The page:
***

I am taking a class right now for professional development, called Shaping a Community of Learners, through the Anabaptist Learning Institute.  One of the recent assignments was to respond to one of William Stafford’s poems, or to choose another poet’s poem which speaks to the spiritual life of the teacher.  I chose Mary Oliver’s “Landscape.” The assignment briefly discussed Howard Gardner’s Five Minds for the Future, which I reference in the paper.  I discovered the Oliver poem when I was reading this OnBeing blog entry by Parker Palmer.

Here is the paper I wrote:

I love the poetry of William Stafford–his ethic of care for humans, animals, and the earth; his hope that acknowledges the journey of anxiety and despair that it takes to get there; his ability to find a moment of worship in a clod of earth.  I excitedly read through all the options listed.  I was focusing on a couple possibilities when, just last night, I came upon a post Parker Palmer wrote for the OnBeing blog, in which he responded to Mary Oliver’s “Landscape.”  I am not sure that Mary Oliver fits the category of Christian Poet exactly, but my own spiritual journey has been so constantly fed and nourished by her words that I think her work will fit the parameters of the assignment.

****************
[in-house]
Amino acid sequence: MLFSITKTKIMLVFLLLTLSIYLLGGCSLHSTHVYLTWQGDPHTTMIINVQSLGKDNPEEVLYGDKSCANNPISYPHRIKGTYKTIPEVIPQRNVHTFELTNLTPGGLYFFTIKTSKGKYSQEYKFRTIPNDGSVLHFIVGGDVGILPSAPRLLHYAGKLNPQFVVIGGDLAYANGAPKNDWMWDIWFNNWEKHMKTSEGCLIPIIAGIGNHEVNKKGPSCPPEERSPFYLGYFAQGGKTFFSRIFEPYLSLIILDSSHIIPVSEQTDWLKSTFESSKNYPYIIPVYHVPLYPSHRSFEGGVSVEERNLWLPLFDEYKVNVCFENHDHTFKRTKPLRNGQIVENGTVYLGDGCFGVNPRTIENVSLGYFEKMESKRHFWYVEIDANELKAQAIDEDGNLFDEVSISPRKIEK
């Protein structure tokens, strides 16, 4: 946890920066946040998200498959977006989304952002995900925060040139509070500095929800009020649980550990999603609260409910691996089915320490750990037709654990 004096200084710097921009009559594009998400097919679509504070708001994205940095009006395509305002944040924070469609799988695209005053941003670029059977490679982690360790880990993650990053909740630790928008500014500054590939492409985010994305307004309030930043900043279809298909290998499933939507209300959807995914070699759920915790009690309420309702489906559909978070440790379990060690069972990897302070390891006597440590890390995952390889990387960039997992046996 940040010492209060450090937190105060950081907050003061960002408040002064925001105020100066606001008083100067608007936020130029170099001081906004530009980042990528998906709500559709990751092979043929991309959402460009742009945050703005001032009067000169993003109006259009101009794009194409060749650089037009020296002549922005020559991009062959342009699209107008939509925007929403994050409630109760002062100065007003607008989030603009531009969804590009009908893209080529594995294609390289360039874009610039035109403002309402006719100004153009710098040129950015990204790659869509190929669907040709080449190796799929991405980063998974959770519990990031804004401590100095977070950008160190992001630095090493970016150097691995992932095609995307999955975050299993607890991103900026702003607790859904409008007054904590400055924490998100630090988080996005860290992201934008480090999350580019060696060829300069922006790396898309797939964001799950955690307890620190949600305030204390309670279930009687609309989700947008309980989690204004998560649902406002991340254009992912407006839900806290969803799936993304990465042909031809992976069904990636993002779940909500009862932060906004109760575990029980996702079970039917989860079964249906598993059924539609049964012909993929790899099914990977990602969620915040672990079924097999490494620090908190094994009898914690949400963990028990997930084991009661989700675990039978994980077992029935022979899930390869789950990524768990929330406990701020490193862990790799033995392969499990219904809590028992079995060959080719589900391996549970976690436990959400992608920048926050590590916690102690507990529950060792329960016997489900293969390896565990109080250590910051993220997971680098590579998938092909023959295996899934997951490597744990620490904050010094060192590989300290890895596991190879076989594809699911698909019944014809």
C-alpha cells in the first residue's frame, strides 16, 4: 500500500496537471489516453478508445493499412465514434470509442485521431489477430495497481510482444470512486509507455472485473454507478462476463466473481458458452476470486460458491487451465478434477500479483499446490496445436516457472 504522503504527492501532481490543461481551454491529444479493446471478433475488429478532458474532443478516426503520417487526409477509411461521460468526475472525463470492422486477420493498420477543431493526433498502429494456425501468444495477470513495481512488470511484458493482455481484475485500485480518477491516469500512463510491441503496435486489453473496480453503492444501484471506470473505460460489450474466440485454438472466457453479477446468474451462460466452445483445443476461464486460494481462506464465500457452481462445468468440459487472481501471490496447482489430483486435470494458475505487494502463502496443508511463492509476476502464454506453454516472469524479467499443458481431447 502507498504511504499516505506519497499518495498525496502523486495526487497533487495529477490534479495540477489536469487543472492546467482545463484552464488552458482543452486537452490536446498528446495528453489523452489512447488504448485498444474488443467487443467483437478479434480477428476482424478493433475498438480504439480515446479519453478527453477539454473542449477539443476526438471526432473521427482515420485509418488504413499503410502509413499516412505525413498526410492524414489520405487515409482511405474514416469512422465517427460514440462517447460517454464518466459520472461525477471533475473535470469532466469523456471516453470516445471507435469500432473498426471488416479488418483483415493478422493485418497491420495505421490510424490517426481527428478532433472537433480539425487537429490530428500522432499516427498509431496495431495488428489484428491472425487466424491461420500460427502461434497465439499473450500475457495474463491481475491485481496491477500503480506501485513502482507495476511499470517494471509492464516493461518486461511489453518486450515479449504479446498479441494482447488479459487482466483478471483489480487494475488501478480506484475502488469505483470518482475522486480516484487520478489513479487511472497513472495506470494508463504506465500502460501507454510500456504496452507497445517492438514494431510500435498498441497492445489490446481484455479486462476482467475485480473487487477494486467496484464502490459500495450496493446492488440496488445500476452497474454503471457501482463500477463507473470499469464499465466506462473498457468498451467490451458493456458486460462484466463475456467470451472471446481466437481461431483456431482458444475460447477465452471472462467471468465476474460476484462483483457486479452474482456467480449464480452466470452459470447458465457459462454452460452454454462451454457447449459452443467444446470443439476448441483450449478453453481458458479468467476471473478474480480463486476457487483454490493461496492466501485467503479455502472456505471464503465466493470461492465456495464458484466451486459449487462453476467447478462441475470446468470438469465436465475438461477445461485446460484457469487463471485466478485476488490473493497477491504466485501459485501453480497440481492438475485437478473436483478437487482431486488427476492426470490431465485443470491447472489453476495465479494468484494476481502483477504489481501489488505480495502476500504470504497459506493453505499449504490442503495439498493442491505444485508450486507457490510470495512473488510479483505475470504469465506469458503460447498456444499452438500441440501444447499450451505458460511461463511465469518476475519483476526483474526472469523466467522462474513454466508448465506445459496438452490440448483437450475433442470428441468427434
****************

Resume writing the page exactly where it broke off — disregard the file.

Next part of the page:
Landscape
Mary Oliver

Isn’t it plain the sheets of moss, except that
they have no tongues, could lecture
all day if they wanted about

spiritual patience? Isn’t it clear
the black oaks along the path are standing
as though they were the most fragile of flowers?